- Changes in the quality of the heroin
- Fentanyl or other synthetics are mixed into the heroin
- Mixing with alcohol or benzos
- Having a low immune system
- Liver disease
- Asthma or other respiratory condition
- Inject the substance
- Mixing the heroin with a stimulant like cocaine or meth: “Speedballing.”
- Having a mental health condition
There may be other risk factors for a heroin overdose, but these are some of the common risks. So, let’s discuss the typical signs to look out for in your loved one.
Understanding the Common Signs of a Heroin Overdose
It is essential to understand the common signs of a heroin overdose as a witness in hopes that you can save someone’s life.
Remember, a person may be overdosing on heroin if they are displaying any of the following symptoms:
- Awake yet unresponsive
- Blue nails or lips
- Choking or gurgling sounds
- Pin-point pupils
- Slurred speech or seems confused
In an overdose case where the person is in a coma-like state, you must call 911 immediately.
Naloxone can save lives by reversing overdoses on heroin.
People who are currently using heroin, leaving treatment centers, or leaving emergency rooms after a nonfatal overdose can get free Naloxone from Tennessee Overdose Prevention.
Naloxone is also offered without a prescription at all CVS and Walgreens locations across the state.
In case you are concerned about a loved one’s heroin use, it is a good idea to pick up Naloxone from a pharmacy in your area to have in the matter of an overdose. Naloxone is the antidote, and it can be the difference between life and death.
Unfortunately, heroin overdose is a terrifying consequence of heroin use disorder. Thankfully though, treatment options are available.
What Are the Treatment Options Available For Heroin Use Disorder?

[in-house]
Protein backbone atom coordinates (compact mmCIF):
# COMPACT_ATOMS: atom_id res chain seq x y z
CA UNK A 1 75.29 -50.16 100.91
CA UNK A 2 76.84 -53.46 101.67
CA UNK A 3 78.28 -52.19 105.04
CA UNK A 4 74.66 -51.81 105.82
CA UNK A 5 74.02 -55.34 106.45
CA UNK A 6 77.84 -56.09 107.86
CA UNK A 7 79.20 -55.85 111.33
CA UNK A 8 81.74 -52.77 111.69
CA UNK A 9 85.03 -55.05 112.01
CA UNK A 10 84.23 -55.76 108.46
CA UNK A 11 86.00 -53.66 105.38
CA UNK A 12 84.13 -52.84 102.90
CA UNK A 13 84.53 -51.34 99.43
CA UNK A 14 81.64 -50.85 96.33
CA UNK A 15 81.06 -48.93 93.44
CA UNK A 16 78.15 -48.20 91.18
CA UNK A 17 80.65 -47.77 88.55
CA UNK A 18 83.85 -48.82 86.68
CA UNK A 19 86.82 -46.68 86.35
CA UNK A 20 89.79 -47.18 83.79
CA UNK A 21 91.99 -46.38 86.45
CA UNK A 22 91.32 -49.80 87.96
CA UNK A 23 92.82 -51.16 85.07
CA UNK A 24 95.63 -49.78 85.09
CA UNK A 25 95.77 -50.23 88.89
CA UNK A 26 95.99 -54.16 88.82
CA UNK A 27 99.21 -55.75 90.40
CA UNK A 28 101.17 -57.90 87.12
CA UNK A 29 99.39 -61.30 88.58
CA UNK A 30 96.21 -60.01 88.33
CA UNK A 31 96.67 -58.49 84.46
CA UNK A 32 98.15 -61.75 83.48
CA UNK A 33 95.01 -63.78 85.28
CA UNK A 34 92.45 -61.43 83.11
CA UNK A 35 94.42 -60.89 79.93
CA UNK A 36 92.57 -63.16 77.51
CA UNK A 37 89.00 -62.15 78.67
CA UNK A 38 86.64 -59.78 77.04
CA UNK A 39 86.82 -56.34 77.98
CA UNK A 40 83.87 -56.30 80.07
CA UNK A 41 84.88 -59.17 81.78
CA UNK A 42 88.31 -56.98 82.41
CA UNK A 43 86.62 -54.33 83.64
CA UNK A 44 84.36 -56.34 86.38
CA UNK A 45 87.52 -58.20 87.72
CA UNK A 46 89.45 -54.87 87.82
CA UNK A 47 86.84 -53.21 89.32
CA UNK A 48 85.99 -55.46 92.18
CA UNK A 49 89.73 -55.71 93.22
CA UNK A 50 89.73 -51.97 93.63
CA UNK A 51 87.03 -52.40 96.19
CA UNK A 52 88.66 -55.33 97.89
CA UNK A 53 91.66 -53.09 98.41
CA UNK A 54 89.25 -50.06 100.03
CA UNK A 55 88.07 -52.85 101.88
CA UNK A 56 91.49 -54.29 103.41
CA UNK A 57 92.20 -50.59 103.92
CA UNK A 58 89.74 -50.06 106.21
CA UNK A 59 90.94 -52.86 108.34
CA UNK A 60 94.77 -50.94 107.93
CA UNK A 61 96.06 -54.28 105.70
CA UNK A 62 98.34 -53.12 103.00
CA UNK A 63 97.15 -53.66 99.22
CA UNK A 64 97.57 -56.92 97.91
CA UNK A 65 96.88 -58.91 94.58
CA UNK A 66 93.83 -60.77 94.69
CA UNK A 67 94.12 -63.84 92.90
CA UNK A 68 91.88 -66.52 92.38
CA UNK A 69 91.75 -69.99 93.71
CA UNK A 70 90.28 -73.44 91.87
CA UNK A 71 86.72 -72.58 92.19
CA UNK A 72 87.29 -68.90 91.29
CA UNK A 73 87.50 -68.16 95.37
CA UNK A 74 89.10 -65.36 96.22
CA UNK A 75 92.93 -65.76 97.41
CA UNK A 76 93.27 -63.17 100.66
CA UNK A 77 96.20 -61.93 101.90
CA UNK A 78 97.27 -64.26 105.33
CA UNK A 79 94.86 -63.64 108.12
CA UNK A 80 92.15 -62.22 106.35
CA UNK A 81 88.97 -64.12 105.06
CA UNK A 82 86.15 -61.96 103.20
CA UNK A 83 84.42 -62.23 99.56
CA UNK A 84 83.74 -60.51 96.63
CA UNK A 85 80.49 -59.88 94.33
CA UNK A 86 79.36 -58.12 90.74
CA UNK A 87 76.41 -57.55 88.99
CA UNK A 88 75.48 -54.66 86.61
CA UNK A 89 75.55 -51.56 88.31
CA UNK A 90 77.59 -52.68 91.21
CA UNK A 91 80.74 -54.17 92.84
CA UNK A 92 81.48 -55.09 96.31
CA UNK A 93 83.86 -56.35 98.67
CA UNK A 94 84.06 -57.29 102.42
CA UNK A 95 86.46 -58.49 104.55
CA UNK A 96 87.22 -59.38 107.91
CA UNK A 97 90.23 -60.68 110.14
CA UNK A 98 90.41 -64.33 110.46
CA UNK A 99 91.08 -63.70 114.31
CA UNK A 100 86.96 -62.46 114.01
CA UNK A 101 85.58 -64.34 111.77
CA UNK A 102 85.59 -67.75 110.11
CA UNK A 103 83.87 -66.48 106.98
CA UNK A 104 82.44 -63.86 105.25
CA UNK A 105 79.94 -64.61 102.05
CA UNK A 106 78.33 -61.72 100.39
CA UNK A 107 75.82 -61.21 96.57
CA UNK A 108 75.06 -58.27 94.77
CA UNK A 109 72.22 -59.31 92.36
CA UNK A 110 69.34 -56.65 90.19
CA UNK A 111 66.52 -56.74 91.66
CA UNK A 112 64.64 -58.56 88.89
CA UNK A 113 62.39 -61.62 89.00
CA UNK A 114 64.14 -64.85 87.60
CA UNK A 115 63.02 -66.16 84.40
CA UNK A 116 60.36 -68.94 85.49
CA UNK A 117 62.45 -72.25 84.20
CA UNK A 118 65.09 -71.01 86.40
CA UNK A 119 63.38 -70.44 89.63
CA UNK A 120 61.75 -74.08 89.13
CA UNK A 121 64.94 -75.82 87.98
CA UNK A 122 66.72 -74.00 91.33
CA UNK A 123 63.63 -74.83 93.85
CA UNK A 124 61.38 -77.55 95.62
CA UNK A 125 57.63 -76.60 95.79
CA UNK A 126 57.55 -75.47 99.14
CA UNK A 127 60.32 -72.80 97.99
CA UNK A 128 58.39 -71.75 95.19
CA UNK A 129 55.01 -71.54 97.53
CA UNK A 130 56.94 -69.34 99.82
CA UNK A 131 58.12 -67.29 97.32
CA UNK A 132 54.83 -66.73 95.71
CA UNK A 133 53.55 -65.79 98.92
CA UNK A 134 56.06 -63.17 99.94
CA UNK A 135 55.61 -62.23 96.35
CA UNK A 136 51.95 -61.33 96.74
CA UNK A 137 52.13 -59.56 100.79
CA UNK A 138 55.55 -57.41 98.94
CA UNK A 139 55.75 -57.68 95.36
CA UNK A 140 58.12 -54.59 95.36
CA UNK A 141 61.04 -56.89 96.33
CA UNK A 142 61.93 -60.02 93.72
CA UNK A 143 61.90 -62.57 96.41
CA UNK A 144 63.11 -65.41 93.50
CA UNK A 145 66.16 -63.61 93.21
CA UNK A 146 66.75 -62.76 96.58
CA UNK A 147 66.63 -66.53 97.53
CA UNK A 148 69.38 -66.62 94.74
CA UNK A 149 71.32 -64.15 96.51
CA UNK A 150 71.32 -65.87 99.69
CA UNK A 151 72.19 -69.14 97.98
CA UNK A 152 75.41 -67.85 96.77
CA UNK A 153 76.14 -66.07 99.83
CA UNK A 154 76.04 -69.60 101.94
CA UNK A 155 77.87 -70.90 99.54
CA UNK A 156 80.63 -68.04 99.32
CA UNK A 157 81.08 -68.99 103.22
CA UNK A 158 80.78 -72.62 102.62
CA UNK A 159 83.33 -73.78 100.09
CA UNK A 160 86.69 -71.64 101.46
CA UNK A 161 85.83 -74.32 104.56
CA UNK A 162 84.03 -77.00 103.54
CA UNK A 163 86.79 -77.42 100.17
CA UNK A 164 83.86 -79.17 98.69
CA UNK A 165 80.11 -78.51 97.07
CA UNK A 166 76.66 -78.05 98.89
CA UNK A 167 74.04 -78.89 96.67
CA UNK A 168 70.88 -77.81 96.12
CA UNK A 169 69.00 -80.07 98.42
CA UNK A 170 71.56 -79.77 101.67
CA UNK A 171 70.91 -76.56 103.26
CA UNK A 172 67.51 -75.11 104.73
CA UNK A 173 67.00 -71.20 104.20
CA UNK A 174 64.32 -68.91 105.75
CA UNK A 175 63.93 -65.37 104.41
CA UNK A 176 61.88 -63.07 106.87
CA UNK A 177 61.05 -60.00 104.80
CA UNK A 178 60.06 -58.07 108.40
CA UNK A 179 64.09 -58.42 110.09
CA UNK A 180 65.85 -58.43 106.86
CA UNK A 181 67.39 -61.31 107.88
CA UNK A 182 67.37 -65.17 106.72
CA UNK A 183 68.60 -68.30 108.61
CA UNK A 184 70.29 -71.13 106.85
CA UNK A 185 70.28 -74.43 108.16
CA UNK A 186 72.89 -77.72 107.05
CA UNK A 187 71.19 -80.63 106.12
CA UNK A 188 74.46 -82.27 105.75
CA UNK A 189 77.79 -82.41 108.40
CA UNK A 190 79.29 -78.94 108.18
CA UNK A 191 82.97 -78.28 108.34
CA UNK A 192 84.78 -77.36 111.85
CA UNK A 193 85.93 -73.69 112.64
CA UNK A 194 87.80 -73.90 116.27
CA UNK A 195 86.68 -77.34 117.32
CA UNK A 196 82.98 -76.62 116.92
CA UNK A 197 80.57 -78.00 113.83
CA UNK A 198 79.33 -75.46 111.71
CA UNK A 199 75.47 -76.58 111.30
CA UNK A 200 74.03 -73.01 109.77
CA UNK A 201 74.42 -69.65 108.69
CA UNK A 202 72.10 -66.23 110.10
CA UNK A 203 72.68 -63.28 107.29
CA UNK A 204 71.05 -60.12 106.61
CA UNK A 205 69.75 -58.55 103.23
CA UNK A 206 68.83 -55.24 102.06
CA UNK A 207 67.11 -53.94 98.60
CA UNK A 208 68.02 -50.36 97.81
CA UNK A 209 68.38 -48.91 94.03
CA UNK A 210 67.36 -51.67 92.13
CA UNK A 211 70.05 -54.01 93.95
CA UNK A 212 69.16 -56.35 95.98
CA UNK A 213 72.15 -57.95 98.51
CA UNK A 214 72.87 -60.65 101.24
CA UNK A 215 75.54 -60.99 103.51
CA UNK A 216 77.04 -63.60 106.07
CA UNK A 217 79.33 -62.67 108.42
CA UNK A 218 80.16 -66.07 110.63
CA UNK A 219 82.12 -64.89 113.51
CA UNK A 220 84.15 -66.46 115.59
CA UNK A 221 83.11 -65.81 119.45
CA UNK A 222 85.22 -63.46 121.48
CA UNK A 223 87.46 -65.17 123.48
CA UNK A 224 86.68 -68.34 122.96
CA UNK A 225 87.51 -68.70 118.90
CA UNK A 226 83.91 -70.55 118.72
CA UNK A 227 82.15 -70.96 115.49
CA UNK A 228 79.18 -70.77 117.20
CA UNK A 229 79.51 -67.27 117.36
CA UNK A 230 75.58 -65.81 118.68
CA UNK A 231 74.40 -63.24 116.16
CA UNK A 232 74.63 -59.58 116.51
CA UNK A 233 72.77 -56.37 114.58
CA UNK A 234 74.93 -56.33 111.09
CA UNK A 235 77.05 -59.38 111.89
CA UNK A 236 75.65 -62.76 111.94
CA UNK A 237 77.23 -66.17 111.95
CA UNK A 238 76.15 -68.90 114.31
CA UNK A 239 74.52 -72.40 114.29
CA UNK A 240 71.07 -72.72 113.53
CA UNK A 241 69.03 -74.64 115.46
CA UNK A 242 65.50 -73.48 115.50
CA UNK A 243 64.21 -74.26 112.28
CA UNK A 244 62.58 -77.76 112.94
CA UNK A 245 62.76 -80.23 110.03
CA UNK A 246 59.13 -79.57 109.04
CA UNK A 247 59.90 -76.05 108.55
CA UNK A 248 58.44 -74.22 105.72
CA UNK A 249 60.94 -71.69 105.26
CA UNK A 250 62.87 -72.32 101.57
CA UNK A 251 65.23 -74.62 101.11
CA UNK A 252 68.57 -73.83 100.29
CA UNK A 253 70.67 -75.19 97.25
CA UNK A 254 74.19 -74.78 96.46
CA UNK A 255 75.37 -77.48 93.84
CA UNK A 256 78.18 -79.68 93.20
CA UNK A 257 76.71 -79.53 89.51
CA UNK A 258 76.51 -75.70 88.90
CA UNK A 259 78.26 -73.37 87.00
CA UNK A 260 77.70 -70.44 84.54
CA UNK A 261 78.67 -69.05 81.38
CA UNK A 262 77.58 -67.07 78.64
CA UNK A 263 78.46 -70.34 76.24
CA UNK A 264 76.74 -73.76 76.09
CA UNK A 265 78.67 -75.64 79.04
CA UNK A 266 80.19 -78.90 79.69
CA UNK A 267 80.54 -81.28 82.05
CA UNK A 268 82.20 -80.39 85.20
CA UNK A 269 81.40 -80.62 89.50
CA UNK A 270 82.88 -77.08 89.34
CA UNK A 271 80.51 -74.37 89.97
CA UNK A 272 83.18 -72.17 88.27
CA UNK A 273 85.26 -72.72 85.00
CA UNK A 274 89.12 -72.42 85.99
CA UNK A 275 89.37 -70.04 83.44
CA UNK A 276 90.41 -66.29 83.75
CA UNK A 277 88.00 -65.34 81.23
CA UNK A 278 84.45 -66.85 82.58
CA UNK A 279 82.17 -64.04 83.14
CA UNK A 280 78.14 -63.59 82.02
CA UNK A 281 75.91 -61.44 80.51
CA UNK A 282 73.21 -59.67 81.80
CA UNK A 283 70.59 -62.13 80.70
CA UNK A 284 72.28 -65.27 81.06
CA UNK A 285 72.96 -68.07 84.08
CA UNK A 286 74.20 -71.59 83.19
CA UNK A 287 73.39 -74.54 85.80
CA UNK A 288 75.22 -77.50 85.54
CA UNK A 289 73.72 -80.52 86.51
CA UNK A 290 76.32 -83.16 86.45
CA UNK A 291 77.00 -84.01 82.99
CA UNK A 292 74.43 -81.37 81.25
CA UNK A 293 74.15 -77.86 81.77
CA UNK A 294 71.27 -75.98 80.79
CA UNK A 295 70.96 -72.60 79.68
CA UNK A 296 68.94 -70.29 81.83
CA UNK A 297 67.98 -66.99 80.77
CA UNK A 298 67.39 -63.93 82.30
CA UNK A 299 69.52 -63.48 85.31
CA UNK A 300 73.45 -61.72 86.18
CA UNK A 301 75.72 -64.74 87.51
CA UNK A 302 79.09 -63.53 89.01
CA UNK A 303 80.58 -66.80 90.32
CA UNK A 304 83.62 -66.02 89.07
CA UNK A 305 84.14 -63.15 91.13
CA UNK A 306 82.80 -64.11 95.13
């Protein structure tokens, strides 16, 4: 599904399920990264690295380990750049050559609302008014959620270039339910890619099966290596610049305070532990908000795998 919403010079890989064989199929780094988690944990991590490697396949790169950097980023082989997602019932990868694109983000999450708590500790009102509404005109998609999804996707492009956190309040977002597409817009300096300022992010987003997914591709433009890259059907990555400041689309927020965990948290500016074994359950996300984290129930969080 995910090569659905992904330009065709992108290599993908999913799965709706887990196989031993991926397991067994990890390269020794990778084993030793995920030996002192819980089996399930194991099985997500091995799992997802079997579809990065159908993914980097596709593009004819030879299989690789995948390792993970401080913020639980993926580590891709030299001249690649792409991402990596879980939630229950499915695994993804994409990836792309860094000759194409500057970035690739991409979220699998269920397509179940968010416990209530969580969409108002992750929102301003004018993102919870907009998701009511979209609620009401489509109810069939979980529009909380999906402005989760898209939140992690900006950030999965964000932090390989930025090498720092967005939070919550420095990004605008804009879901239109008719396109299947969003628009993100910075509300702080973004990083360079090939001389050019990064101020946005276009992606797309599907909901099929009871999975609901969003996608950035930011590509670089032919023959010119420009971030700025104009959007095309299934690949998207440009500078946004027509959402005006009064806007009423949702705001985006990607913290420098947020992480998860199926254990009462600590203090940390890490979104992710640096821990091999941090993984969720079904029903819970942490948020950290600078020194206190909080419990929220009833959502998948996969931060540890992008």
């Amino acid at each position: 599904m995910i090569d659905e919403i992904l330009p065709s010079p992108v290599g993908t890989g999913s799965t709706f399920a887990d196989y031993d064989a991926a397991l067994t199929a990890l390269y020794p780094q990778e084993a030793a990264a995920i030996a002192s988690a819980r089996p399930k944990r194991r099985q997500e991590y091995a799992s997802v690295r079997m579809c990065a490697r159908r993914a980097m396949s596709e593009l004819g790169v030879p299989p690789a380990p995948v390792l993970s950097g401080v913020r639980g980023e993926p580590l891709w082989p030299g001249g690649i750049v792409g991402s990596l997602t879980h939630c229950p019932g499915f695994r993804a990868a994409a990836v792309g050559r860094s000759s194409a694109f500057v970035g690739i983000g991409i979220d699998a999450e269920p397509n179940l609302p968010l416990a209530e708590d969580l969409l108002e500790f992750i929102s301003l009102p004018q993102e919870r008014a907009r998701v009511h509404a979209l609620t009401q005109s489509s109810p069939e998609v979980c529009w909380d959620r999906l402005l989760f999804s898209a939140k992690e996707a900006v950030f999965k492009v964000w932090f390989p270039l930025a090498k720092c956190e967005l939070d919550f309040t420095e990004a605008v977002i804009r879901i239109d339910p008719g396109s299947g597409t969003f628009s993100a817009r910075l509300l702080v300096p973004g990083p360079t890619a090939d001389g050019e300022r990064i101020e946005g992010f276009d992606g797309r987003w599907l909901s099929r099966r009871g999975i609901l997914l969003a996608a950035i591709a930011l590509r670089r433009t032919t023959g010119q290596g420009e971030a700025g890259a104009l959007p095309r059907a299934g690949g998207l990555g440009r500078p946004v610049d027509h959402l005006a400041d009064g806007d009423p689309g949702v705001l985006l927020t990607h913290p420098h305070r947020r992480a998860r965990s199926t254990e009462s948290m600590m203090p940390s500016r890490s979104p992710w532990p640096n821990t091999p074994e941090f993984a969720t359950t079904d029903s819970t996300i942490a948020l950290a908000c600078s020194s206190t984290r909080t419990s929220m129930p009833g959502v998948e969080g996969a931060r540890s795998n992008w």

Heroin use disorder can strike anyone, regardless of occupation or social background. It does not discriminate.
Heroin treatment is available to help people go on the road to recovery.
Many individuals have been in your shoes and experienced withdrawal, which can be frightening.
At ReVIDA Recovery®, we provide a medically assisted treatment (MAT) program that is comprehensive and tailored to your needs.
Recovery is not only possible, but many people have already demonstrated successful recovery from heroin use disorder with our MAT program, which includes Suboxone®, group and individual therapy, and 12-step programs.
At ReVIDA Recovery®, we are proud to offer MAT treatment and outpatient therapy that will work around your life.
Suboxone® will help you overcome your severe cravings and unpleasant withdrawal symptoms so you can concentrate on what matters most: your recovery.
If you or someone you love struggles with a heroin use disorder, call ReVIDA Recovery® immediately to take the first step toward recovery.
Our goal at ReVIDA Recovery® is to help you reclaim your life!
Please call ReVIDA Recovery® today at 423-631-0432.
Some FAQs About Heroin Overdoses
What to do if someone is overdosing?
Immediately call 911. If they are breathing, try to stabilize them until the medical professionals arrive with Naloxone.
What is the mechanism of heroin in the body?
When heroin is consumed in the body, it is metabolized into a form of morphine. It binds to the brain at the opioid receptors. Then it produces a sudden rush of pleasure throughout the body.
When do you give Narcan?
If Narcan is accessible, it is critical to administer it if you suspect a heroin overdose. Call an emergency number, if you don’t have any to receive medical assistance. Notify the operator that you believe there has been an overdose.